The Manila Times
Business Times p.B1
Thursday, January 14, 2005
LEARNING & INNOVATION
By Moje Ramos-Aquino, FPM
Input --> process --> output
I.P.O. Remember that theorem?
The third perspective in a Balanced Scorecard (BSC) is Internal Process. It is the body of activities and actions that enables you to transform whatever it is that you put into your business into whatever you want to get out of your business and whatever you want your business to go and to be (vision, mission and strategic goals). Your inputs will be money, knowledge, skills, machine, method, technology, material, information, dreams, vision, mission, strategic goals, values, customer needs and preferences, regulatory requirements and others. And your desired output is the realization of your dreams, vision, mission and strategic goals.
What you input is what you get? Garbage in, garbage out?
Yes and no depending on your process.
J. Mike Jacka and Paulette J. Keller gave the example of the process of making breakfast in their book, Business Process Mapping: improving customer satisfaction.
“The input is the ingredient that go into making breakfast, e.g. eggs, milk, coffee, bread, butter, bacon, plates, utensils and pans. These ingredients go through a transition we call making breakfast. The output is the finished breakfast—scrambled eggs, toast, crisp bacon and freshly brewed coffee or hot milk. [This is not a particularly healthy breakfast].”
“The process of making breakfast is probably best understood based on the stages of the process.
These stages might be preparing the ingredients, cooking the ingredients and serving the final product. The input for cooking the ingredients is the prepared foods [the output from the prior process of preparing the ingredients], the transformation is the application of heat and other stimuli to the prepared food, and the output—edible food—becomes the input for the final process, serving the final product.”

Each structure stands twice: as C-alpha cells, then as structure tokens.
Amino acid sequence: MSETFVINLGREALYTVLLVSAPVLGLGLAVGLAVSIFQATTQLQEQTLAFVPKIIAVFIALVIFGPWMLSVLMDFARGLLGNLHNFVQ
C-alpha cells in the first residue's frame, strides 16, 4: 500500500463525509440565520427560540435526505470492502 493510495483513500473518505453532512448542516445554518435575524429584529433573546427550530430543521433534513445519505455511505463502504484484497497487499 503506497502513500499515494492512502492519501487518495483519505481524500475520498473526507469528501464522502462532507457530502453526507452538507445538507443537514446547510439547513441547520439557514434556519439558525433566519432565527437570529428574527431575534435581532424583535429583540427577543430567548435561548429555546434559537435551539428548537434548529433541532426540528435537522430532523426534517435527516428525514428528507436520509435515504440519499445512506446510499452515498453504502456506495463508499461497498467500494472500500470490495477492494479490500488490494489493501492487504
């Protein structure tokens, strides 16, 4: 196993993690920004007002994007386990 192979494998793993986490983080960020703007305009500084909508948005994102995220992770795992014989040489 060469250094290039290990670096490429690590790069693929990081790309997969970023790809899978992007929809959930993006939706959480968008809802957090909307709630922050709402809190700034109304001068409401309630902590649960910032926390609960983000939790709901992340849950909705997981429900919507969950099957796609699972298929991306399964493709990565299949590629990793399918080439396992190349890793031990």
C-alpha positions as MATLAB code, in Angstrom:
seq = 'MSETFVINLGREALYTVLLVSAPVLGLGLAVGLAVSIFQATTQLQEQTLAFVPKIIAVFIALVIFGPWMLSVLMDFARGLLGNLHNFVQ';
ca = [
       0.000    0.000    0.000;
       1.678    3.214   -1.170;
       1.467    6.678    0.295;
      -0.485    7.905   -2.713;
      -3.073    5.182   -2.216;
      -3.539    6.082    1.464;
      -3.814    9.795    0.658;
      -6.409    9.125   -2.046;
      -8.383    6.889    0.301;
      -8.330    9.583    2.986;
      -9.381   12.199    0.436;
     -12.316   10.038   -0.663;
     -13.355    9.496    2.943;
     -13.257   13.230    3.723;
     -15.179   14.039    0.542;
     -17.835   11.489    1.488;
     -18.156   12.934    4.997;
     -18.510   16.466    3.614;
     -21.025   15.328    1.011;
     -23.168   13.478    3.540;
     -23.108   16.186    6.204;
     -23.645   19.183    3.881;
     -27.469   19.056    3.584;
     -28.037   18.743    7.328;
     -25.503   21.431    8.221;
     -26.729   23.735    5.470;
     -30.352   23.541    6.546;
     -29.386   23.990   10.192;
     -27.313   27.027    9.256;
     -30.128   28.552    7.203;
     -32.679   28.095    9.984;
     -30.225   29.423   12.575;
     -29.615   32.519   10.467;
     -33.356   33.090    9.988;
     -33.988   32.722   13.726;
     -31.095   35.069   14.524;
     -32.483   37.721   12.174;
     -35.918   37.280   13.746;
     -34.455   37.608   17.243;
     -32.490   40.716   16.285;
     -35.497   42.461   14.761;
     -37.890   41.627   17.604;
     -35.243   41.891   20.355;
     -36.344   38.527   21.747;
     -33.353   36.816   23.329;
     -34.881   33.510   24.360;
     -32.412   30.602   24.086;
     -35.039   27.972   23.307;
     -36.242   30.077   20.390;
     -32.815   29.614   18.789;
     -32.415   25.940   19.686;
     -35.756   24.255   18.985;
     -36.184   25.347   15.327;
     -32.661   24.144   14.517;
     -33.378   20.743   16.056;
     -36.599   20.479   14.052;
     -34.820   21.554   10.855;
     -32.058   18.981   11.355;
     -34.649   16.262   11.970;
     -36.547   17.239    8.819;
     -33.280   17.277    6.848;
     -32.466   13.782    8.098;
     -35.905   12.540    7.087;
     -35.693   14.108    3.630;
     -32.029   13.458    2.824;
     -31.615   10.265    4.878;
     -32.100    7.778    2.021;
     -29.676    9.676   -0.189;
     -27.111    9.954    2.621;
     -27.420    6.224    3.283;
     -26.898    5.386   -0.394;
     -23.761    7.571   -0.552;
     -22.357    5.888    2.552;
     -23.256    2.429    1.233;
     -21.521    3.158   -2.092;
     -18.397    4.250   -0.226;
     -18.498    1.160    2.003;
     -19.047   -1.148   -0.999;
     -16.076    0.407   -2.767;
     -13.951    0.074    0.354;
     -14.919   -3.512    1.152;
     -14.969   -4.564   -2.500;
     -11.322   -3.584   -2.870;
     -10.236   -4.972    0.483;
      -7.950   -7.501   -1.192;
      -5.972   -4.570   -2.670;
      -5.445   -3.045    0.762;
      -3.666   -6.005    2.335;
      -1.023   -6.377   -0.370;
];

“Any process must add value to be a true transformation. In this instance, value is added by taking raw food and making it edible.”
Yet, there are bits of action we did during the preparation that spelled the difference among a good breakfast, a scrumptious breakfast and an ordinary breakfast. For example, if we overcook the bacon, it will be seared, instead of crisp. If we undercook the eggs, you’ll have raw, soggy scrambled eggs. If you simply boiled the coffee bean powder in a kettle, instead brewing it in a coffee maker, you’ll have very strong coffee and might need more milk and sugar to temper it.
As they say, it is not only the size and amount of your input, it is also the quality of your process that determines the output.
Let’s take a look at some of the common processes employed by business.
• Hire people
• Develop people
• Fire people
• Reward people
• Order materials
• Receive materials
• Return materials
• Move materials
• Store materials
• Pay for materials
• Cut cost
• Produce products and services
• Continuously improve processes
• Deliver products and services
• Enhance quality of products and services
Again, naming the process is just one decision. Actually doing the process to produce desired results is what makes the difference between customer satisfaction and dissatisfaction and that is what a BSC measures. The integrity of the process is always suspect and must be protected.
(Moje, president of Paradigms & Paradoxes Corp., facilitates the processes in planning, organizing, leading and controlling. Her e-mail addy is firstname.lastname@example.org)